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This is my Migraine Care Team

Woman suffering from Migraine chats with a supportive friend.
Getty Images / MStudioImages

When you live with migraine, you might work with a whole host of doctors and specialists to help manage your condition. In this piece, Danielle shares the importance of strong relationships with your care team and shares tips for finding the right people and building trust.

Battling migraine alone is a real challenge. For years, I felt like I was fighting against my migraine all by myself. However, with time, I figured out that I had to lean on others and connect with others to get through the rough times.

Here’s a look at my “migraine team” and how I ensure that I have the best support system for me:

My mom

I’m lucky that my mom has always been open to understanding my illness and is willing to pick up the phone anytime, day, or night. Despite her willingness to help me and stay by my side at every hospital visit, it’s still a challenge as she lives in another city across the country.

Due to our distance, I need to continually update her and explain to her how I’m feeling. Most often, she knows my pain level simply by how my voice sounds over the phone.

That said, it’s important that I communicate all of my migraine struggles to her. That helps me to make sure she’s always up to date and informed of my condition.

I tend to turn to my mom when I need help making decisions about my migraine. It’s usually when I’m feeling frustrated or upset.

My neurologist and pain management specialist

Over the years, I’ve seen many doctors and have often felt disappointed by their lack of understanding around migraine.

At first, I assumed that doctors simply didn’t understand migraine — even my neurologists — because they continually diminished my pain and wrote it off.

However, with time, I’ve been fortunate to find a great neurologist who has been a huge support to me. She’s constantly thinking ahead and helping me curate a list of “things to try in the future,” so that I never feel hopeless or out of options.

She even connects with my pain management specialist to make sure that they’re approaching my illness in the best way possible. I tend to turn to this team when I have medical questions and when I want to figure out my next steps.

My friends with migraine

Having a network of other migraine sufferers with whom I can regularly connect with has provided an amazing amount of support for me.

For the most part, people in my life have introduced me to their friends with migraine through word of mouth. These connections only came about once I began speaking more regularly about migraine.

I also connect with other people living with migraine via my various social media accounts (@MigraineWriter).

This allows me to chat with thousands of other people, regularly swapping stories and sending messages of support to each other. Knowing that they understand makes me feel much less alone.

My friends without migraine

Although most of my friends without migraine have a hard time understanding my pain, I still reach out to them when I’m having a painful day.

Sometimes, it’s just to talk on the phone or meet for tea at a local café to help distract me from my pain. Other times, these friends will come over to hang out with me on my couch or in my bedroom while I sit in the dark.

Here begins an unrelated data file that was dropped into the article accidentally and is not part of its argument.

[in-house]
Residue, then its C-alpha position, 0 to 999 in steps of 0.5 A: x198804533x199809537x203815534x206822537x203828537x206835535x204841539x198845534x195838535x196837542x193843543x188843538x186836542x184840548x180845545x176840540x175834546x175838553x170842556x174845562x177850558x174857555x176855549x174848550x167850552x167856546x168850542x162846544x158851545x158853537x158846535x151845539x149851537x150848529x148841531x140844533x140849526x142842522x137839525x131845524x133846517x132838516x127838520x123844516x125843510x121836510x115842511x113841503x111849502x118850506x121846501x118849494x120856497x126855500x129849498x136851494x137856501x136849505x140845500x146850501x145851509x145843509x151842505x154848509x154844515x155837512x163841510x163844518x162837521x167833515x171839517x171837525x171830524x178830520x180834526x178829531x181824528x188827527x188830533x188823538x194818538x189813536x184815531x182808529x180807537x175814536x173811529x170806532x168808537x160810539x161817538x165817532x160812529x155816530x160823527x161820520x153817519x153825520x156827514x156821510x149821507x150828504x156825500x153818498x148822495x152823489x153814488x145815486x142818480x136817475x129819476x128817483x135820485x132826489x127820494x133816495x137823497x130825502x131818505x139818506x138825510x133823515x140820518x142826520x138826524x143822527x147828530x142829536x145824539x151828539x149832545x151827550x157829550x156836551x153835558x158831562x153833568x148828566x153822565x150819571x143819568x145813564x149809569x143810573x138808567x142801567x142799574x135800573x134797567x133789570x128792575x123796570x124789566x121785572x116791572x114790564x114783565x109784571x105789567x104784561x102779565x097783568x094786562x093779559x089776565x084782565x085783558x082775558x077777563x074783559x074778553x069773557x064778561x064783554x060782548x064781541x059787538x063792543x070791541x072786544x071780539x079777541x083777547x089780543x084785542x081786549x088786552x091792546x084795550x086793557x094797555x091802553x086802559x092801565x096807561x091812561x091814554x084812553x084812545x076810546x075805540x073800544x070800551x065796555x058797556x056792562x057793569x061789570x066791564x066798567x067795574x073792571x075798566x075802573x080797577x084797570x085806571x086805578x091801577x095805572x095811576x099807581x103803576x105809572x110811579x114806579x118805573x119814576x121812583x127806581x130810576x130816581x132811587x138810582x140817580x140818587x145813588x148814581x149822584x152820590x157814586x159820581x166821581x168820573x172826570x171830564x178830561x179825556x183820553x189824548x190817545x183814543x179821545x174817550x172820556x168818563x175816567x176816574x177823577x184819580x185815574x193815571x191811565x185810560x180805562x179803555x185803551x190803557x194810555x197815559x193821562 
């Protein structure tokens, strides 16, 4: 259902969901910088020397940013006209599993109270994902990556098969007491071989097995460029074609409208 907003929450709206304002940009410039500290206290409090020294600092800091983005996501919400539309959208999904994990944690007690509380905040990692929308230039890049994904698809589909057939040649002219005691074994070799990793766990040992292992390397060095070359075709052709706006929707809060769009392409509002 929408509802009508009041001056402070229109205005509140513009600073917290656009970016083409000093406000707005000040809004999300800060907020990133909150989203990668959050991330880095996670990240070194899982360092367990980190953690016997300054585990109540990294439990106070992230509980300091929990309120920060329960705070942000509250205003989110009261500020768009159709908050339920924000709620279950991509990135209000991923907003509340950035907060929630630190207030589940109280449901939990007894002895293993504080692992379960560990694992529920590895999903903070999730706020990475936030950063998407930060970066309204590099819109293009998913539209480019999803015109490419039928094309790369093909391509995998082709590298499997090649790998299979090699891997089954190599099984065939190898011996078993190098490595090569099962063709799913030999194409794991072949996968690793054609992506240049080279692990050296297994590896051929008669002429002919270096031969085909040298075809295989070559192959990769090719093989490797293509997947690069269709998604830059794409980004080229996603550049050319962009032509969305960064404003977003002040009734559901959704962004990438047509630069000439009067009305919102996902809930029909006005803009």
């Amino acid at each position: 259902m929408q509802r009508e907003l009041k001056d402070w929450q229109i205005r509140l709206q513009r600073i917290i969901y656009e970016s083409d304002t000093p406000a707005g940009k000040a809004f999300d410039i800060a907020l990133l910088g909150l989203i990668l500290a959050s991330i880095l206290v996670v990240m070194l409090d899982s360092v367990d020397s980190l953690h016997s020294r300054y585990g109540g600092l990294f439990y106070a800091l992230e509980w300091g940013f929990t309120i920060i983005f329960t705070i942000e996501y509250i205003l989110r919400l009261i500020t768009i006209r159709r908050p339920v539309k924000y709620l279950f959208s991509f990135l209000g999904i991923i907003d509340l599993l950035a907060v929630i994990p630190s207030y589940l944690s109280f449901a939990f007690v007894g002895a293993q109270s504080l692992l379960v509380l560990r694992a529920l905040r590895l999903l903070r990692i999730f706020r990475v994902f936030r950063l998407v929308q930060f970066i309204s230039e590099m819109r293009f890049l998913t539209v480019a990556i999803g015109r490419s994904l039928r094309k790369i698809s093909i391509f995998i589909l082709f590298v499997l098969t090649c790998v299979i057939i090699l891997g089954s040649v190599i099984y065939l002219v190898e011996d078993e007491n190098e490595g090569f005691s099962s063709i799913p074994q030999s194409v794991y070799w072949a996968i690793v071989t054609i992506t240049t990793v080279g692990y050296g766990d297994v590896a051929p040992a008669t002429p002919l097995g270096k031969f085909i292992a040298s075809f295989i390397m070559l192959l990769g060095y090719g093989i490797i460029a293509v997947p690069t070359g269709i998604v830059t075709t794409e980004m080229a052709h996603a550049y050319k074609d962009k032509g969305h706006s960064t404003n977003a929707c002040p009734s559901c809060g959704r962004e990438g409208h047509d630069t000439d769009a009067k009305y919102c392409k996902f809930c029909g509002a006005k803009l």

It’s been important for me to arm myself with a team of friends who can be there when I want to feel like I have a life outside of my migraine pain.

Other medical professionals

Although I’m not seeing any other medical professionals outside of my neurologist and pain management specialist at the moment, I tend to have one or two others in my support network.

These include an acupuncturist, nutritionist, psychologist, chiropractor, and massage therapist.

My core team can also change depending on what I feel like trying at any given time. However, when someone is part of my overall medical game plan, I make sure to continually keep them in the loop with my decisions.

It comes down to communication

For years, I hid my pain from others and neglected to share how I was feeling. Fortunately, over time, I’ve become more transparent about my illness and my pain but only because I was ready to share this information.

Sharing, although scary and sometimes disappointing, has allowed me to inform the people in my life how I’m really feeling. Once they have a better understanding of my pain, they have a better sense of how to help me.

The takeaway

Now, I’m proud to say that with a lot of communication, I’ve been able to curate a team of people who are ready and able to help me. They’re even available if I hit roadblocks and low points along my journey with chronic illness.

The information presented is solely for educational purposes, not as specific advice for caregivers or the evaluation, management, or treatment of any condition.

The individual(s) who have written and created the content in and whose images appear in this article have been paid by Teva Pharmaceuticals for their contributions. This content represents the opinions of the contributor and does not necessarily reflect those of Teva Pharmaceuticals. Similarly, Teva Pharmaceuticals does not review, control, influence or endorse any content related to the contributor's websites or social media networks. This content is intended for informational and educational purposes and should not be considered medical advice or recommendations. Consult a qualified medical professional for diagnosis and before beginning or changing any treatment regimen. 

NPS-ALL-NP-00948 MAY 2023

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